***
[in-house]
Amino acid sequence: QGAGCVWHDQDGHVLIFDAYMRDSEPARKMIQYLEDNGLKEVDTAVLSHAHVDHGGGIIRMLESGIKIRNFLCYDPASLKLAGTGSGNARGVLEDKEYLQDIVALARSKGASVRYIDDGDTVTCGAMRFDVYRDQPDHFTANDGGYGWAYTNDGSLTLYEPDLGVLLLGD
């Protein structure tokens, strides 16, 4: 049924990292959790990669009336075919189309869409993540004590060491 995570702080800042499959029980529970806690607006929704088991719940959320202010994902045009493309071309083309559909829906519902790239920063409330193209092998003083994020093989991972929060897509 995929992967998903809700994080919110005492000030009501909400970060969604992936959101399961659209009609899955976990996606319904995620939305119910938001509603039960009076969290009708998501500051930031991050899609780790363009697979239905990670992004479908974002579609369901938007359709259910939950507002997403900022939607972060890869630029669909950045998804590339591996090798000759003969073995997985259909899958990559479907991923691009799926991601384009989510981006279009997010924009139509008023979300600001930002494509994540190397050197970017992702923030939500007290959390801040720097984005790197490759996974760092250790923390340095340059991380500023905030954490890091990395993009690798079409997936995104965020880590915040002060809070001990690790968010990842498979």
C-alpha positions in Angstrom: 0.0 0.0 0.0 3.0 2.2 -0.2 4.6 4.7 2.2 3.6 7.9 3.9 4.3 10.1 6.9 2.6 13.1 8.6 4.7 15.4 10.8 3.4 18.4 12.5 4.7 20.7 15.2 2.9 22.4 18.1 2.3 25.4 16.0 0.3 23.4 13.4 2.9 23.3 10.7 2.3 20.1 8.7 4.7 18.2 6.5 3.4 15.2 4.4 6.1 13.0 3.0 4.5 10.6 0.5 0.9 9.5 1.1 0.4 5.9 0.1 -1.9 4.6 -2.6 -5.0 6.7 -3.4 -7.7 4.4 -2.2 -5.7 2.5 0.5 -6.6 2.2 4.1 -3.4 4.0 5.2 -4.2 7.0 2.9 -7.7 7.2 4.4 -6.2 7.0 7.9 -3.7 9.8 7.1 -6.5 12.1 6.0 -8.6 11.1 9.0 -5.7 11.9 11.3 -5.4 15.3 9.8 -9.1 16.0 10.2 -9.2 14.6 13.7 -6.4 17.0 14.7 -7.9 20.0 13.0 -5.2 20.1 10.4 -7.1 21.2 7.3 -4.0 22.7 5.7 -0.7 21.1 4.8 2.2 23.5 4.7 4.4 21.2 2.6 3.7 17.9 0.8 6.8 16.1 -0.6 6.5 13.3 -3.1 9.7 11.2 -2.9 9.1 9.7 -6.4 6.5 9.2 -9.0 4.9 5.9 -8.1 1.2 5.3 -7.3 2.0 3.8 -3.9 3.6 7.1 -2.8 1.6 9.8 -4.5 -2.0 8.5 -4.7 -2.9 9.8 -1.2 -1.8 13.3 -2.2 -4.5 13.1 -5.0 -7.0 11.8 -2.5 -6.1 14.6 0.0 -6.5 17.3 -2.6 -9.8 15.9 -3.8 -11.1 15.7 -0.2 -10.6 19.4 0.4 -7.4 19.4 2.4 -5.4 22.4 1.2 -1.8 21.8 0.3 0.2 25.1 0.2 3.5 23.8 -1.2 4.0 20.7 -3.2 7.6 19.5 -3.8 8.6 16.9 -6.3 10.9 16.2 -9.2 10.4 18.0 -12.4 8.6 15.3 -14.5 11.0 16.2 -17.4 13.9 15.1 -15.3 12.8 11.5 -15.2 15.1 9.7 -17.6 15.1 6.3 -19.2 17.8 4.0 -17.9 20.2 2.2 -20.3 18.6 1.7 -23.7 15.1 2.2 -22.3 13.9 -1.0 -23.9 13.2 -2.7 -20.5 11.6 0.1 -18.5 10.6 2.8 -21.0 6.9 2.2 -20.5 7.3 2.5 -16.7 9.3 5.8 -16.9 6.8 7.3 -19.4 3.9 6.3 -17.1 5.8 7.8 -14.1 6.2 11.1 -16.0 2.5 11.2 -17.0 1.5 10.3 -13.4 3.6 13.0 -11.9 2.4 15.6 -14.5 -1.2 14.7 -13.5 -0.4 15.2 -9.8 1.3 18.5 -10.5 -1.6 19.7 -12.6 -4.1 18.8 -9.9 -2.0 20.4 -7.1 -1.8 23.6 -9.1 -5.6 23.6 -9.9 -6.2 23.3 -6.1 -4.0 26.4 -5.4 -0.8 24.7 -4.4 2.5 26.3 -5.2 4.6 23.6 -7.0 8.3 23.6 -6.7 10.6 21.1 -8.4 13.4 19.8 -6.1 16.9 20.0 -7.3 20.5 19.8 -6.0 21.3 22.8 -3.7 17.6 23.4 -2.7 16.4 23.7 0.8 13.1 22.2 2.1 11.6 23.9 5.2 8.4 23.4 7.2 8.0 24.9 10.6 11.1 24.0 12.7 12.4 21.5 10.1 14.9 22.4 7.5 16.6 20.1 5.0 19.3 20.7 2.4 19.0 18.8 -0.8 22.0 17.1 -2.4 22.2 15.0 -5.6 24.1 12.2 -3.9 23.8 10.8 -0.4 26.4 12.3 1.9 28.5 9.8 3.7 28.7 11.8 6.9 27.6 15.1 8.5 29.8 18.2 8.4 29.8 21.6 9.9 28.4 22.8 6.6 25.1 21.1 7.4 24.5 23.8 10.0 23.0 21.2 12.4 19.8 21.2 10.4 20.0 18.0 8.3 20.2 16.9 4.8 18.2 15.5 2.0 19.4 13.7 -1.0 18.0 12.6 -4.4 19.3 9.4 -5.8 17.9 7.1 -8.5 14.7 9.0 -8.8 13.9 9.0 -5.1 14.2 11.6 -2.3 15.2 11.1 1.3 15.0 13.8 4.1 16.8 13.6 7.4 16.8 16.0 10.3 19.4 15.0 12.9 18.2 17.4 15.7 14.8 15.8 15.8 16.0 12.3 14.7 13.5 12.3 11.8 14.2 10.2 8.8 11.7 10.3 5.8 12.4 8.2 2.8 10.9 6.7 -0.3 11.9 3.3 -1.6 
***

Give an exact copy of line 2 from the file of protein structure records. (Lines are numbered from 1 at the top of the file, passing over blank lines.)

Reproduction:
Amino acid sequence: QGAGCVWHDQDGHVLIFDAYMRDSEPARKMIQYLEDNGLKEVDTAVLSHAHVDHGGGIIRMLESGIKIRNFLCYDPASLKLAGTGSGNARGVLEDKEYLQDIVALARSKGASVRYIDDGDTVTCGAMRFDVYRDQPDHFTANDGGYGWAYTNDGSLTLYEPDLGVLLLGD